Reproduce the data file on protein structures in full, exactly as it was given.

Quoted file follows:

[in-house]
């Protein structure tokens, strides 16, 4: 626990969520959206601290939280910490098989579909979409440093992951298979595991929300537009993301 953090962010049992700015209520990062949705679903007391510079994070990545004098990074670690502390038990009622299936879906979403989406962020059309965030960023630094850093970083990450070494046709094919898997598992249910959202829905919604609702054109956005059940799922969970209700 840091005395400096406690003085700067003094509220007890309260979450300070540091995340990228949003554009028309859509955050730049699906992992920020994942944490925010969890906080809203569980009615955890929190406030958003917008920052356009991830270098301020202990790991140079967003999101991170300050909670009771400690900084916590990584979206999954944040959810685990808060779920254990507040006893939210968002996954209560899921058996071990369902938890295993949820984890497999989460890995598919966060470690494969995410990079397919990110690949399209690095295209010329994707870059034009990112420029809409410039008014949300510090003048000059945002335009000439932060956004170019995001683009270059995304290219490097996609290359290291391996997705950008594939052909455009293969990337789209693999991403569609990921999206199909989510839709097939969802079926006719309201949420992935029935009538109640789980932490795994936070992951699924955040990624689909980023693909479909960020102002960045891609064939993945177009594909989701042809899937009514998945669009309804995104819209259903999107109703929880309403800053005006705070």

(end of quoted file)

[in-house]
């Protein structure tokens, strides 16, 4: 626990969520959206601290939280910490098989579909979409440093992951298979595991929300537009993301 953090962010049992700015209520990062949705679903007391510079994070990545004098990074670690502390038990009622299936879906979403989406962020059309965030960023630094850093970083990450070494046709094919898997598992249910959202829905919604609702054109956005059940799922969970209700 840091005395400096406690003085700067003094509220007890309260979450300070540091995340990228949003554009028309859509955050730049699906992992920020994942944490925010969890906080809203569980009615955890929190406030958003917008920052356009991830270098301020202990790991140079967003999101991170300050909670009771400690900084916590990584979206999954944040959810685990808060779920254990507040006893939210968002996954209560899921058996071990369902938890295993949820984890497999989460890995598919966060470690494969995410990079397919990110690949399209690095295209010329994707870059034009990112420029809409410039008014949300510090003048000059945002335009000439932060956004170019995001683009270059995304290219490097996609290359290291391996997705950008594939052909455009293969990337789209693999991403569609990921999206199909989510839709097939969802079926006719309201949420992935029935009538109640789980932490795994936070992951699924955040990624689909980023693909479909960020102002960045891609064939993945177009594909989701042809899937009514998945669009309804995104819209259903999107109703929880309403800053005006705070």